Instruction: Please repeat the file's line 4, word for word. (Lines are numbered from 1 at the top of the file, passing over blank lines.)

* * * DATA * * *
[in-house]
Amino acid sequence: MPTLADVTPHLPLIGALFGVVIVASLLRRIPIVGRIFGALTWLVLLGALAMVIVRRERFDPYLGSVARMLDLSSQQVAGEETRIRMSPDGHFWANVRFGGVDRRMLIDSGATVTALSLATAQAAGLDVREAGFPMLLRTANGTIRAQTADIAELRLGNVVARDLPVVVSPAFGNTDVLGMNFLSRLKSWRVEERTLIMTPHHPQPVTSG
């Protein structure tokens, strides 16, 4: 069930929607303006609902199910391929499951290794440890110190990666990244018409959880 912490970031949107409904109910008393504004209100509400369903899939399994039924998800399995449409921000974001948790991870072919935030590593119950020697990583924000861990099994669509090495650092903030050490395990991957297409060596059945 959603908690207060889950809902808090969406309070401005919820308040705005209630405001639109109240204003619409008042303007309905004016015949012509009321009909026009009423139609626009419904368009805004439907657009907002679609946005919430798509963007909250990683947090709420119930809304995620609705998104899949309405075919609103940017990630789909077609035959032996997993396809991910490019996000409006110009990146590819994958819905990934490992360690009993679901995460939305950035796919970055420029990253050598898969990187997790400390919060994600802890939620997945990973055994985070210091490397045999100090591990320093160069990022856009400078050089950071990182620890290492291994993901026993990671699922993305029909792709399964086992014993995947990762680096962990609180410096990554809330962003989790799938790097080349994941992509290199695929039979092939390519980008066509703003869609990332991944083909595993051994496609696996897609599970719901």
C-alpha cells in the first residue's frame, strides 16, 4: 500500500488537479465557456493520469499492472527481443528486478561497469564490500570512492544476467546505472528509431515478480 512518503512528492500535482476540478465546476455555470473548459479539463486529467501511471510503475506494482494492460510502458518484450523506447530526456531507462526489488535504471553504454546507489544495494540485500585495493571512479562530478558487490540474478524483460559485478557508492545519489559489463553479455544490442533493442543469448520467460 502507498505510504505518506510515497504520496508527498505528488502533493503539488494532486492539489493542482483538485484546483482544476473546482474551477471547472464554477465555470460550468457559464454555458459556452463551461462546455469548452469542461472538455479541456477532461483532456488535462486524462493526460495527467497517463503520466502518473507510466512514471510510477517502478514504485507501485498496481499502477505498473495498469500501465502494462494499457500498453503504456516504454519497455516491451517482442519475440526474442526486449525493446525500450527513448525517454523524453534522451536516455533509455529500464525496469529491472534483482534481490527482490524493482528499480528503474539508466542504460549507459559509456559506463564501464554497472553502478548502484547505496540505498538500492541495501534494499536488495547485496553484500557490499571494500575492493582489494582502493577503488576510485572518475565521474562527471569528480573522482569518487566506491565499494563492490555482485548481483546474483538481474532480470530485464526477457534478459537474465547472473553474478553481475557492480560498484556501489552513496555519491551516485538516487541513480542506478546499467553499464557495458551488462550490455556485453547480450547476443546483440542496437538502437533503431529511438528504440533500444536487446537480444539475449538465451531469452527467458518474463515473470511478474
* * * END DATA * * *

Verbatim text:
C-alpha cells in the first residue's frame, strides 16, 4: 500500500488537479465557456493520469499492472527481443528486478561497469564490500570512492544476467546505472528509431515478480 512518503512528492500535482476540478465546476455555470473548459479539463486529467501511471510503475506494482494492460510502458518484450523506447530526456531507462526489488535504471553504454546507489544495494540485500585495493571512479562530478558487490540474478524483460559485478557508492545519489559489463553479455544490442533493442543469448520467460 502507498505510504505518506510515497504520496508527498505528488502533493503539488494532486492539489493542482483538485484546483482544476473546482474551477471547472464554477465555470460550468457559464454555458459556452463551461462546455469548452469542461472538455479541456477532461483532456488535462486524462493526460495527467497517463503520466502518473507510466512514471510510477517502478514504485507501485498496481499502477505498473495498469500501465502494462494499457500498453503504456516504454519497455516491451517482442519475440526474442526486449525493446525500450527513448525517454523524453534522451536516455533509455529500464525496469529491472534483482534481490527482490524493482528499480528503474539508466542504460549507459559509456559506463564501464554497472553502478548502484547505496540505498538500492541495501534494499536488495547485496553484500557490499571494500575492493582489494582502493577503488576510485572518475565521474562527471569528480573522482569518487566506491565499494563492490555482485548481483546474483538481474532480470530485464526477457534478459537474465547472473553474478553481475557492480560498484556501489552513496555519491551516485538516487541513480542506478546499467553499464557495458551488462550490455556485453547480450547476443546483440542496437538502437533503431529511438528504440533500444536487446537480444539475449538465451531469452527467458518474463515473470511478474